It’s summertime in North America and for the gearheads all over Canada and USA, that means race season, car meetings, and air shows.
But down south things are a little different, take my home country, Brazil, for example; in some cities close to the equator, it is summertime year-round, but if go deeper south, wintertime can get chilly, but not enough to stop the car related activities.
The racing season never stops, and the classic car meetings also run through the whole year. In my hometown, there are a few weekly meetings and the weather must be really cold and damp for the organization to call it off.
We also have some unique annual events like “Aguas de Lindóia”, the biggest classic car show in South America. Between 2008 and 2015, I had the privilege to work as a parts advisor for two of the most prestigious restoration/speed shops in the country. The job required traveling around the country to attend such events.
2012 Curitiba Motor Show
Of all the events I attended during that time, the most exciting was the “Motor Show”, which was born in my hometown, Curitiba. It was created with one main idea, instead of the traditional display of static cars, this event should be dynamic, with the cars taking the pavement of the local race track.
The event was also designed to bring together many different groups of enthusiasts, classic cars, Hot Rods, modern cars, bikes, drift, low riders, you name it, but the strongest one was always the Hot Rod community.
It became a meter of pride to drive your machine to the event and some rodders came as far as Cordoba, in Argentina, which is 2000 km away.
The highlight of the event is the Hot Rod Parade when the cars takeover the race track for a few laps. There is a pace car in front of the bunch in order to keep things safe, but some smartasses purposefully delay hitting the track, creating a gap where they can drop the hammer.
The first Motor Show happened on August 11th and 12th, 2012, that year I was working for Powertech and the boss decided to bring a few of his hot rods, like this 1936 Ford convertible, powered by a 302 small block Ford. I had the pleasure to drive the car for a couple of laps around the track.
Yes, the parade is a lot of fun, but do you know what is even better?
Drag racing!!!! The organizers put together a “1/8 mile challenge” for all hot rods and muscle cars.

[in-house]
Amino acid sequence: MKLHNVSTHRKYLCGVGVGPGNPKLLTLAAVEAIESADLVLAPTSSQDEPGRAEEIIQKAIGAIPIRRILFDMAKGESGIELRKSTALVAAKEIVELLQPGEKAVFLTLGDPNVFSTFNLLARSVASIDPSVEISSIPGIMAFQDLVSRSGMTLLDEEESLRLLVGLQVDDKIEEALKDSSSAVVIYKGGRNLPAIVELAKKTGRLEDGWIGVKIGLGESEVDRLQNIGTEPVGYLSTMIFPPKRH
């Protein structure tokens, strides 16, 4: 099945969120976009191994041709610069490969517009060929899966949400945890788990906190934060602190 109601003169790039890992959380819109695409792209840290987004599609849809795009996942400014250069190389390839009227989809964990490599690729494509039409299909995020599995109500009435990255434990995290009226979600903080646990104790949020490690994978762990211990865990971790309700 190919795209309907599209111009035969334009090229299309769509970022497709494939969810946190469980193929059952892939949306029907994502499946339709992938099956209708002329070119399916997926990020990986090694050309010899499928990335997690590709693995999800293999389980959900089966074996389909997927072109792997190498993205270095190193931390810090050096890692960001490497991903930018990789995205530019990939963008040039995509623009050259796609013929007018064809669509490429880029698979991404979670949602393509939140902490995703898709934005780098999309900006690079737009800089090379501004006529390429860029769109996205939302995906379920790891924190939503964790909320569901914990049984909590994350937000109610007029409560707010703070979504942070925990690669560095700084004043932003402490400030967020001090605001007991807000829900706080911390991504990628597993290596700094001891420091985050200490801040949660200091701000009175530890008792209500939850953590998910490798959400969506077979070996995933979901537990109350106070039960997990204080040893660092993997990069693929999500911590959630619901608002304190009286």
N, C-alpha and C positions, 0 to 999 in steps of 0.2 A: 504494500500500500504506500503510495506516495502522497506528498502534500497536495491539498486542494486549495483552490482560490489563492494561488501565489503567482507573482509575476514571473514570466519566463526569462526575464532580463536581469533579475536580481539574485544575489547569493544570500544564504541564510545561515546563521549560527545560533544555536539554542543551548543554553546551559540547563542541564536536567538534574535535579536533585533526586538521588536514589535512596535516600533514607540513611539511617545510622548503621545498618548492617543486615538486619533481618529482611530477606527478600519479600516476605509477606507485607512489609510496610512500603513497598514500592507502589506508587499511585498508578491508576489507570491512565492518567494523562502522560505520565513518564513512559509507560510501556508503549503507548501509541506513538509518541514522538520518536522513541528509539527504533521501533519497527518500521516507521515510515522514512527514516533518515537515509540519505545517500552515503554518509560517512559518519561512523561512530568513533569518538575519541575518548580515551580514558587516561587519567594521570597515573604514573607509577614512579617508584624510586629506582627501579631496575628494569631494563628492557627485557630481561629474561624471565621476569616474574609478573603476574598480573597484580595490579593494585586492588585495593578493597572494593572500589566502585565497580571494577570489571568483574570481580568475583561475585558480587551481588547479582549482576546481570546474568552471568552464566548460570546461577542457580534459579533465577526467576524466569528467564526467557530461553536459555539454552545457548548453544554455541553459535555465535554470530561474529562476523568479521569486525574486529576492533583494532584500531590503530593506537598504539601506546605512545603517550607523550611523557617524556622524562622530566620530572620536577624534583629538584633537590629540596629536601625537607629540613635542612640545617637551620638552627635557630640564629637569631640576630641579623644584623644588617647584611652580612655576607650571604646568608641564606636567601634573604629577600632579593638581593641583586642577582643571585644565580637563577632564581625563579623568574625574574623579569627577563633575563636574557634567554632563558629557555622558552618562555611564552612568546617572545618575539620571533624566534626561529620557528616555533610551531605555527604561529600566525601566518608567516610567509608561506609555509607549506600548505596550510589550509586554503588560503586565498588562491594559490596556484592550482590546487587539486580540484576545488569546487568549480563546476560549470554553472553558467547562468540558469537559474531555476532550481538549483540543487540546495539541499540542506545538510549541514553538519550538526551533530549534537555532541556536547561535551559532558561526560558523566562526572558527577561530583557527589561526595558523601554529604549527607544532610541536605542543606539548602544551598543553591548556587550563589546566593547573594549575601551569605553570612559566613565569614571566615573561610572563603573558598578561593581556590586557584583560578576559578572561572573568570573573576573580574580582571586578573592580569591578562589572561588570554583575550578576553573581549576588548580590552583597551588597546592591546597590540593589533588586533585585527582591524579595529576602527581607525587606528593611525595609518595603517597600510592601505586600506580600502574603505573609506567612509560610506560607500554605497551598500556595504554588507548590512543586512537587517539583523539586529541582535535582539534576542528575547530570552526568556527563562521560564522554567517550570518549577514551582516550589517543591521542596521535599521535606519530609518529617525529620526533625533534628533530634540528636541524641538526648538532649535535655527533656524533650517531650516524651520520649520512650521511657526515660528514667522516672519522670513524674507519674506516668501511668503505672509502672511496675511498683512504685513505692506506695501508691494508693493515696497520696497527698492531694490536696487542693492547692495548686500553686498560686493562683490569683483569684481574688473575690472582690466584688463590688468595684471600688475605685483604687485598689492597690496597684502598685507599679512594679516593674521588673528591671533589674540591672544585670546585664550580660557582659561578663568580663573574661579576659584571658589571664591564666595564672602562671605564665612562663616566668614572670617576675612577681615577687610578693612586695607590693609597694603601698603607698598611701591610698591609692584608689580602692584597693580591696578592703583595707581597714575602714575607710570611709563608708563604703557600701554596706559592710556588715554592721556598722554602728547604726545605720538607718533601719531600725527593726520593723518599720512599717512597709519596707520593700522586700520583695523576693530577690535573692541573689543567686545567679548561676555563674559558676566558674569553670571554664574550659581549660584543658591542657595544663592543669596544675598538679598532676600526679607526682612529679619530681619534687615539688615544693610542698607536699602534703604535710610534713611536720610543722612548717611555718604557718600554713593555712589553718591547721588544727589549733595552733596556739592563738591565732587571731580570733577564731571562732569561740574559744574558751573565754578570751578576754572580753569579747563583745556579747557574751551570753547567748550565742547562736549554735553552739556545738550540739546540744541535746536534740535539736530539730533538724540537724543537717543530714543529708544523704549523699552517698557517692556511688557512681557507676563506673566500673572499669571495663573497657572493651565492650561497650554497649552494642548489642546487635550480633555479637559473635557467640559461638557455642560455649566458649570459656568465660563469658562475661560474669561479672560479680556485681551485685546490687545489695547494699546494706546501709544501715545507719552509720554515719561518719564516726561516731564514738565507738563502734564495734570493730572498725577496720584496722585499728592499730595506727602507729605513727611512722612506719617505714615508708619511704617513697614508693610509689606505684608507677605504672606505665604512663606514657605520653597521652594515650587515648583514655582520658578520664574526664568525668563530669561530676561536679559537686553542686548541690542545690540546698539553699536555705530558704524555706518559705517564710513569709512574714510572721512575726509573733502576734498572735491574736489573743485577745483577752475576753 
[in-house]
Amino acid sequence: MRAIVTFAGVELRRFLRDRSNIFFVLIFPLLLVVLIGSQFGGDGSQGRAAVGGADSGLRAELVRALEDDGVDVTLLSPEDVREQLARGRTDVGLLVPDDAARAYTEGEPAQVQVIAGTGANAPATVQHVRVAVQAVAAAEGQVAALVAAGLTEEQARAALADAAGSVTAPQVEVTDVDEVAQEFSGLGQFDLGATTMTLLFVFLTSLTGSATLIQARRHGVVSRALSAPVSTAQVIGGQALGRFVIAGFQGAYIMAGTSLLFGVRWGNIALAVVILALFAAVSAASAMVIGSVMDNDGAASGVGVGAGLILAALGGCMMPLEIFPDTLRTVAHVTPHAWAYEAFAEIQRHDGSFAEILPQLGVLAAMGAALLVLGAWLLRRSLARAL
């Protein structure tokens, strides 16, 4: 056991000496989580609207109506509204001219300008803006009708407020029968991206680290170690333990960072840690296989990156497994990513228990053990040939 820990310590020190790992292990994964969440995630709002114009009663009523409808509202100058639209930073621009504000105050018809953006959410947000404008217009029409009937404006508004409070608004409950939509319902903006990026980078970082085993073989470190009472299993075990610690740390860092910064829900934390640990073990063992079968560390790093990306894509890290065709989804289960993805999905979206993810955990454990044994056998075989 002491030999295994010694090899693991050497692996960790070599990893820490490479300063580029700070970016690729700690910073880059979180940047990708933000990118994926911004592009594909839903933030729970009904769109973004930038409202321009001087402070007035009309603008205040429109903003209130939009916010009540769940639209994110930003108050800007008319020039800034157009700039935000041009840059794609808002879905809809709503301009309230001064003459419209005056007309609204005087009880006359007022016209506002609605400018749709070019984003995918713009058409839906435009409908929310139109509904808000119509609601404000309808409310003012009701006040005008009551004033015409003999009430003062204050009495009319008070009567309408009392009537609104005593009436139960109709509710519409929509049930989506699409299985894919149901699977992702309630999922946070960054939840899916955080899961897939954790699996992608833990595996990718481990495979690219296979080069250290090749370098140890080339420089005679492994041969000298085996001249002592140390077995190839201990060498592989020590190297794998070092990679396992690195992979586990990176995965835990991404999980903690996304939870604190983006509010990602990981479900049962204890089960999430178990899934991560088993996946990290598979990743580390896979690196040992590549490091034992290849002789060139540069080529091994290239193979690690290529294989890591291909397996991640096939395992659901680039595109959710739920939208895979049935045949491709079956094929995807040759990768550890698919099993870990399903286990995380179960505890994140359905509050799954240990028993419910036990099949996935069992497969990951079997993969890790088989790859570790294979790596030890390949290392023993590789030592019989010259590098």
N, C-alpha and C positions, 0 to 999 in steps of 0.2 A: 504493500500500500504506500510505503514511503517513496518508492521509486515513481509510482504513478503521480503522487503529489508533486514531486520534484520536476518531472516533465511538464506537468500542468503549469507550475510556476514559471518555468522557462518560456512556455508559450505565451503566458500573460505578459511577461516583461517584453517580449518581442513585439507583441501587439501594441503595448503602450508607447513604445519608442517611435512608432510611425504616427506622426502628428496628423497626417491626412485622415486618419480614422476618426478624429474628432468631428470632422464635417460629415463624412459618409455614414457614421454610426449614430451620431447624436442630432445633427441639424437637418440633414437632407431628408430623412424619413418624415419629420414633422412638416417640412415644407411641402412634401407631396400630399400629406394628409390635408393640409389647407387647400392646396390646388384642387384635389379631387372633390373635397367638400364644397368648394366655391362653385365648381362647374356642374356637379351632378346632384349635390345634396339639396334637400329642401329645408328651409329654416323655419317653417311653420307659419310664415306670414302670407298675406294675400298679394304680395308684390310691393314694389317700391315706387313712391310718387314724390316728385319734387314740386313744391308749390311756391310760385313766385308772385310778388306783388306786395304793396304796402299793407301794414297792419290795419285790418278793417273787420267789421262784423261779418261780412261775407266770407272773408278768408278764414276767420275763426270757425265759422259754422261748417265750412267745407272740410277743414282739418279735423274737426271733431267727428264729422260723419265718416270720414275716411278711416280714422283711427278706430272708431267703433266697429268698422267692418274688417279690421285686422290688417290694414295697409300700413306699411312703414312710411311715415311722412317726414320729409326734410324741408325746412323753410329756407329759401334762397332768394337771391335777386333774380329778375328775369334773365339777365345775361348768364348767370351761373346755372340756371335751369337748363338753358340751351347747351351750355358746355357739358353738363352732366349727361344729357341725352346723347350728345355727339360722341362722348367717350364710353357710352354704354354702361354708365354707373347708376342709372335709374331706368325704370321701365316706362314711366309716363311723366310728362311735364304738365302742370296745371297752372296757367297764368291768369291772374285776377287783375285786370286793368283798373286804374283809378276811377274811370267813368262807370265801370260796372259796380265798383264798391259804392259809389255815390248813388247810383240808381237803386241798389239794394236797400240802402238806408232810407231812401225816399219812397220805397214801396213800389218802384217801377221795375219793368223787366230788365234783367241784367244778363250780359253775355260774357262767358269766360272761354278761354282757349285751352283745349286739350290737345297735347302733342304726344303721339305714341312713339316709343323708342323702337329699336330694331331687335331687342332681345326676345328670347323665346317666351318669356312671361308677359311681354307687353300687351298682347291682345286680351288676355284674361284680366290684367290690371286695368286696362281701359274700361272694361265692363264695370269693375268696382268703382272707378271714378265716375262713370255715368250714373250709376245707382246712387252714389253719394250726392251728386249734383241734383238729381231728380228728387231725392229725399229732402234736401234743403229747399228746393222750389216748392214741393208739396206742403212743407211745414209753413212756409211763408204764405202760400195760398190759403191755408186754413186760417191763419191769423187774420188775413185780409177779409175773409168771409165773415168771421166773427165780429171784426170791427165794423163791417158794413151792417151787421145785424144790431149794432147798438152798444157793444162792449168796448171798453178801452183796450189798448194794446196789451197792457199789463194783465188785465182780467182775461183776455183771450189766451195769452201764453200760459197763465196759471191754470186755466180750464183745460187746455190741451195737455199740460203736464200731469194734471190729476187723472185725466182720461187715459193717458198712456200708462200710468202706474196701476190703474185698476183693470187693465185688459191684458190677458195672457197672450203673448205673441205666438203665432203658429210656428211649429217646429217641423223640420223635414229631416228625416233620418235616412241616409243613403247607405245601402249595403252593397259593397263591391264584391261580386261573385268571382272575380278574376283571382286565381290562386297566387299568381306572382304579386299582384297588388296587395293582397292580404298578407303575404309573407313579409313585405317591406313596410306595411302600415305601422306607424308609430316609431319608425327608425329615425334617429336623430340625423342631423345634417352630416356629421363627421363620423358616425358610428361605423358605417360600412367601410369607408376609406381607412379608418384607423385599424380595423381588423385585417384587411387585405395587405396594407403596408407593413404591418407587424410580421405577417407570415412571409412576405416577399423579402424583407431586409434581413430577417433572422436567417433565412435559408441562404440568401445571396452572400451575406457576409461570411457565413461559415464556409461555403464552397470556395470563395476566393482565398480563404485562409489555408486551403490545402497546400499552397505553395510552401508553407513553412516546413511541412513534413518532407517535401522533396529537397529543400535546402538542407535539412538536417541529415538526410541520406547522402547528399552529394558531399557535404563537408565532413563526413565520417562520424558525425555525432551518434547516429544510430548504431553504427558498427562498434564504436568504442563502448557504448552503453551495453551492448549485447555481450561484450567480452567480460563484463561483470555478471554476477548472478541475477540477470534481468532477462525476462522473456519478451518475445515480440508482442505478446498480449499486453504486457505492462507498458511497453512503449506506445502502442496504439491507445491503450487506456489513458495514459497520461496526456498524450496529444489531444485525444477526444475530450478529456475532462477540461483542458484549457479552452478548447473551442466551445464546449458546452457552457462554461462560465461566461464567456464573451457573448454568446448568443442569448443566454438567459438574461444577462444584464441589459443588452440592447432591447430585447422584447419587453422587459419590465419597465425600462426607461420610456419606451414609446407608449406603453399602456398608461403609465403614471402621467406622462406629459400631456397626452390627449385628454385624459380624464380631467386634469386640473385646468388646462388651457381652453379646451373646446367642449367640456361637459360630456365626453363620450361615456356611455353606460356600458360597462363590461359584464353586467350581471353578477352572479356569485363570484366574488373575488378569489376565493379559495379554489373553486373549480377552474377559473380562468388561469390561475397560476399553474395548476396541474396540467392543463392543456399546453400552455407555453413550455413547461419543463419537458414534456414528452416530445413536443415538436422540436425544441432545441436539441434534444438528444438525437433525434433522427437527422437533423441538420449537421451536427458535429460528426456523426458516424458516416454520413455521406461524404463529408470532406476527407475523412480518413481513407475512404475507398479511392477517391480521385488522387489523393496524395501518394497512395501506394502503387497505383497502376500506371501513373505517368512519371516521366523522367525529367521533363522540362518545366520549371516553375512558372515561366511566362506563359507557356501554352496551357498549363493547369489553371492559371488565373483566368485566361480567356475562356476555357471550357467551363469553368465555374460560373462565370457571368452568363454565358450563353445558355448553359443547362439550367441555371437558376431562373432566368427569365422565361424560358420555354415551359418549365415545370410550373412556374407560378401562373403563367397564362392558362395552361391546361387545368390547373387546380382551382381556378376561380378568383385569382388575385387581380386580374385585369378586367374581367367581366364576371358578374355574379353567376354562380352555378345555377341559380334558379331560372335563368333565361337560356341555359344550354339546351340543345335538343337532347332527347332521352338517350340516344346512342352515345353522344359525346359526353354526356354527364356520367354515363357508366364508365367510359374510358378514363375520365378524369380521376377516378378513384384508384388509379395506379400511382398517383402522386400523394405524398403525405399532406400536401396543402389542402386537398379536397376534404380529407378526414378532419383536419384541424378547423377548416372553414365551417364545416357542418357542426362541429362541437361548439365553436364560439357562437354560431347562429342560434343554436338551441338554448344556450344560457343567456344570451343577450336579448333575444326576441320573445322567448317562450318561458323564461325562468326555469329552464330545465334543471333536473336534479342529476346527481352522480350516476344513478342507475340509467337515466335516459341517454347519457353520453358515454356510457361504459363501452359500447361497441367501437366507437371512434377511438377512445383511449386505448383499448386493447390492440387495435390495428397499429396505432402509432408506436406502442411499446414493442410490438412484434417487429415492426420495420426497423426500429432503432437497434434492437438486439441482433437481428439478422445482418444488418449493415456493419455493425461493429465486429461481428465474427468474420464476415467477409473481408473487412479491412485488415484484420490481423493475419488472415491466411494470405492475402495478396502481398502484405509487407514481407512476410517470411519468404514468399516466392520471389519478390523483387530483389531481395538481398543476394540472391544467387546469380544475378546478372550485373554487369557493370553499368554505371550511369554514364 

The guy wearing cheap sunglasses, in the picture above, is me. I was helping to push this 1934 Ford coupe to the starting line. The car is powered by a blown 340 small block Mopar. Not my car, not my team, but hey, that’s what friends are for.
Making the hot rodders even more at home, “rockabilly” bands played during the day and especially at night, through the weekend.
For the next year, 2013, I was working for a different company, Studio Phoenix. That year we brought to the event a 1969 Mustang (picture above)
A 1972 Firebird.
And a couple of Harleys.
The weekend was cold and dump, but even though the show attracted 15,000 fans each day.
Once again the drag strip was waiting for the hot rods, for the “1/8 mile Challenge”, but another tournament was organized, with professional racers, called “The King of the Track”.
For 2014 I was back to Powertech and we brought some of the boss’s favorite toys. The 69 Mustang, a GT40 replica, a barn find 1937 Harley Davidson, and the Hemi-powered top fuel.
The team made this old lady road worthy again in two weeks for the show. It has the left foot clutch and the shifter is operated by the left hand. It is a bitch to ride, I never went further than the second gear.
A friend of mine brought his 1937 Ford rat rod, powered by a V8 Flathead, with Ardum heads. On Saturday afternoon I was hanging with him, drinking a few cold ones (the car’s trunk was packed with beer) when it was announced that the track was open for the parade. He screamed, “Let’s go“. Well, he was visibly wasted but what the hell, we jumped inside the Ford, and off we went. He was going flat out on the straight and when the turn came, he downshifted, slammed the brakes, and obviously, lost control of the car. The Ford slid on the wet pavement but miraculously he brought it back. Have we hit the sandbox sideways we would have flipped his hot rod a couple of times.
2014 was my last Motor Show, in 2015, my wife and I moved to Canada.
In 2021 the Curitiba Race Track hosted the event for the last time. The facility was sold to real state development, a common fate to many race tracks around the world. The video above is a teaser about this last event.
The Motor Show is still going strong, experimenting with different formats and moving from one city to another, but I don’t know if it has the same feeling as the original ones. For me, it became a very good memory, from a time when going to work was actually fun.
If I close my eyes I can still hear the thunder of the V8s and the smell of burnt rubber. Good times indeed.
Note of the editor: None of the pictures above is mine, I stole them from:
Dragster Brasil.com.br – a bunch of gearheads journalists but the one I remember the most is Filipe Sturion, taking pictures of everything and everybody.
Fabiano Guma – One of the most popular gearhead photografer in town.
Antigo & cia blogspot